Difference is likely more due to barrel differences then bullet differences. There really is no such thing as too much spin as long as the bullet can stay together. Nobody can prove it one way or the other unless you had identical bench barrels made (one in 1:7 and one in 1:9) and compare head to head. Operator skill is likely to be a bigger factor then twist.
Link Posted: 9/8/2010 7:18:21 AM EDT
Originally Posted By hellbound:
Originally Posted By CONKLE73:
You will get better grouping with heavier (more correctly worded: longer) projectiles like 69gr, 75gr, 77gr… and that is just a simple, scientific fact.
1:7 IS a little fast for 55gr to “properly” stabilize (not implying that they are going to key-hole or fly off sporadically, but group size will be larger compared to the longer projectiles)


But, I run 55gr all the time out of my 1:7 barrels with no issues at all…
If you are shooting for groups, 55gr projectiles are not the optimum length to use in a 1:7 twist barrel, but if you are plinking, running a carbine class, engaging steel targets at 100yds and under…. 55gr will do just fine without killing your bank account.


Molon and many others would disagree with your "science".
he has posted reports of shooting less than 1MOA with 55gr blitzkings from a Colt M4A1 barrel LINK

the problem isn't the bullet length, it's the design of the round and the load. most of the 55gr XM193 style rounds as well as value pack "plinking" ammo are not loaded for accuracy and will shoot 2-4MOA. heavier bullets like 75gr TAP and the 69/77gr SMK are match grade rounds designed for better accuracy, it's not a factor of the twist rate.


+1

Why would over stabilizing a bullet create worse accuracy, O wait it doesn’t.
Link Posted: 9/8/2010 7:31:54 AM EDT
My 16" chrome lined 1/7 twist Noveske shoots equally tight groups with 45 grain and 75 grain at 100 yards. It will not shoot tight groups with XM193.
Link Posted: 9/8/2010 7:36:07 AM EDT
depends, some people say 55gr in their 1/7 sucks, others say its fine. This is why I prefer 1/9 I shoot 55gr
Link Posted: 9/8/2010 7:46:25 AM EDT
Originally Posted By hellbound:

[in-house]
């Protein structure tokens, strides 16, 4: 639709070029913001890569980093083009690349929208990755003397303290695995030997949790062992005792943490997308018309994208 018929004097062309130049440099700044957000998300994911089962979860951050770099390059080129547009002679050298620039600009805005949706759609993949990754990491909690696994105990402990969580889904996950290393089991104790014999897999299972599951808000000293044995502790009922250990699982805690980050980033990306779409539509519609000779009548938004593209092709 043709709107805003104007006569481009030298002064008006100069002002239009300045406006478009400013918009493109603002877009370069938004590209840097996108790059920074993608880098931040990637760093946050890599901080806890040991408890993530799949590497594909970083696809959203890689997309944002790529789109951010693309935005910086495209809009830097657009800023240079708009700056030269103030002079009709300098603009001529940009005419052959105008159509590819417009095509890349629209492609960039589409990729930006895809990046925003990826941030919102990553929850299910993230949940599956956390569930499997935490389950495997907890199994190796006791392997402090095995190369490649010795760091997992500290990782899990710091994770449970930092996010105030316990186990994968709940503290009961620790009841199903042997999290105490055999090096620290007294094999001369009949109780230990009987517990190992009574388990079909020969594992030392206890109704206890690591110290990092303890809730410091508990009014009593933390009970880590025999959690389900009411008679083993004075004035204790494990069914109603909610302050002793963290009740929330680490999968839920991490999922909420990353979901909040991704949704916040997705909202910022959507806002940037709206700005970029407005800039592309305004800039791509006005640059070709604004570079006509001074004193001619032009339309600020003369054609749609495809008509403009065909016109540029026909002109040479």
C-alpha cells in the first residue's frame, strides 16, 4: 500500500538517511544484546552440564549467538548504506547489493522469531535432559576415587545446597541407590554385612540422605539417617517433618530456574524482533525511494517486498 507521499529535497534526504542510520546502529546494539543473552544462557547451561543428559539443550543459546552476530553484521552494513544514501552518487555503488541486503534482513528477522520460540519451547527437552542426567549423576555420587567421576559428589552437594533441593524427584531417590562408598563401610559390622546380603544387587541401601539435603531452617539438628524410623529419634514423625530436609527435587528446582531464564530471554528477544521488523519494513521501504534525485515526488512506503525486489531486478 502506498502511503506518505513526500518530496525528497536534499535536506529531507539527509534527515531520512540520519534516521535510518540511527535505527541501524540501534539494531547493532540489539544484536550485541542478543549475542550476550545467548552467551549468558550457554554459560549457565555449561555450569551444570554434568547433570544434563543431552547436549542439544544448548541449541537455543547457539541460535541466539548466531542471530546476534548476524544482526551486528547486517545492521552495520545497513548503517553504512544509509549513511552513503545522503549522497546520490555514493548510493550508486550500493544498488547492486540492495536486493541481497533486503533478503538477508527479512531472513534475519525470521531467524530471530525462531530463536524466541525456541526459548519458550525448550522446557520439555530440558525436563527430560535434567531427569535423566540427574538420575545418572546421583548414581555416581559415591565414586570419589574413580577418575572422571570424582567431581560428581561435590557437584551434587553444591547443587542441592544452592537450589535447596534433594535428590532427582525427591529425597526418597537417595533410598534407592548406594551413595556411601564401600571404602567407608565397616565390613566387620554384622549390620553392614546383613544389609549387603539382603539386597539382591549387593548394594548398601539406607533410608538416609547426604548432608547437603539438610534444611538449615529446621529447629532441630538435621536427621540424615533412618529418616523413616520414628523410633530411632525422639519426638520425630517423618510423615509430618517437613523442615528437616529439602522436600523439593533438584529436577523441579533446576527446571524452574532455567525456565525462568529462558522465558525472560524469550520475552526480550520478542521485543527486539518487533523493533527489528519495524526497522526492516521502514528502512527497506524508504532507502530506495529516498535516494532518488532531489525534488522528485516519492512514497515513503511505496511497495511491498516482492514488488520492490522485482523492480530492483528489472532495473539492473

Originally Posted By CONKLE73:
You will get better grouping with heavier (more correctly worded: longer) projectiles like 69gr, 75gr, 77gr… and that is just a simple, scientific fact.
1:7 IS a little fast for 55gr to “properly” stabilize (not implying that they are going to key-hole or fly off sporadically, but group size will be larger compared to the longer projectiles)


But, I run 55gr all the time out of my 1:7 barrels with no issues at all…
If you are shooting for groups, 55gr projectiles are not the optimum length to use in a 1:7 twist barrel, but if you are plinking, running a carbine class, engaging steel targets at 100yds and under…. 55gr will do just fine without killing your bank account.


Molon and many others would disagree with your "science".
he has posted reports of shooting less than 1MOA with 55gr blitzkings from a Colt M4A1 barrel LINK

the problem isn't the bullet length, it's the design of the round and the load. most of the 55gr XM193 style rounds as well as value pack "plinking" ammo are not loaded for accuracy and will shoot 2-4MOA. heavier bullets like 75gr TAP and the 69/77gr SMK are match grade rounds designed for better accuracy, it's not a factor of the twist rate.



Ok, forget that pesky science stuff, bearing surface lengths, sectional density, ballistic coefficients, and well established ballistic formulas and lets rest all of our hopes on the fact that a guy who hand loaded some match grade 55gr ammo was able to produce groups that measure just over, just at and just under 1” at 100 yds out of a 1:7 twist barrel from a bench using a Leupold VARI-X III set at 25X.

Yes, that sounds like a great idea… you are right.

There is no possible way that if the same guy would have hand loaded match grade ammo using 77gr match kings under the same conditions that he would have shot ½ or even ¼ MOA groups because the fact that the length of the 77gr projectile is better suited for the 1:7 twist rate.

You know… I never stated that 100yds was the limit for 55gr out of a 1:7 barrel… I never stated that you couldn’t achieve decent accuracy with hand loaded, match grade ammo loaded with 55gr projectiles using a 1:7 twist; I simply stated that 55gr was not the optimum weight projectile for use out of a 1:7 twist barrel… and it’s not my opinion, that is a FACT.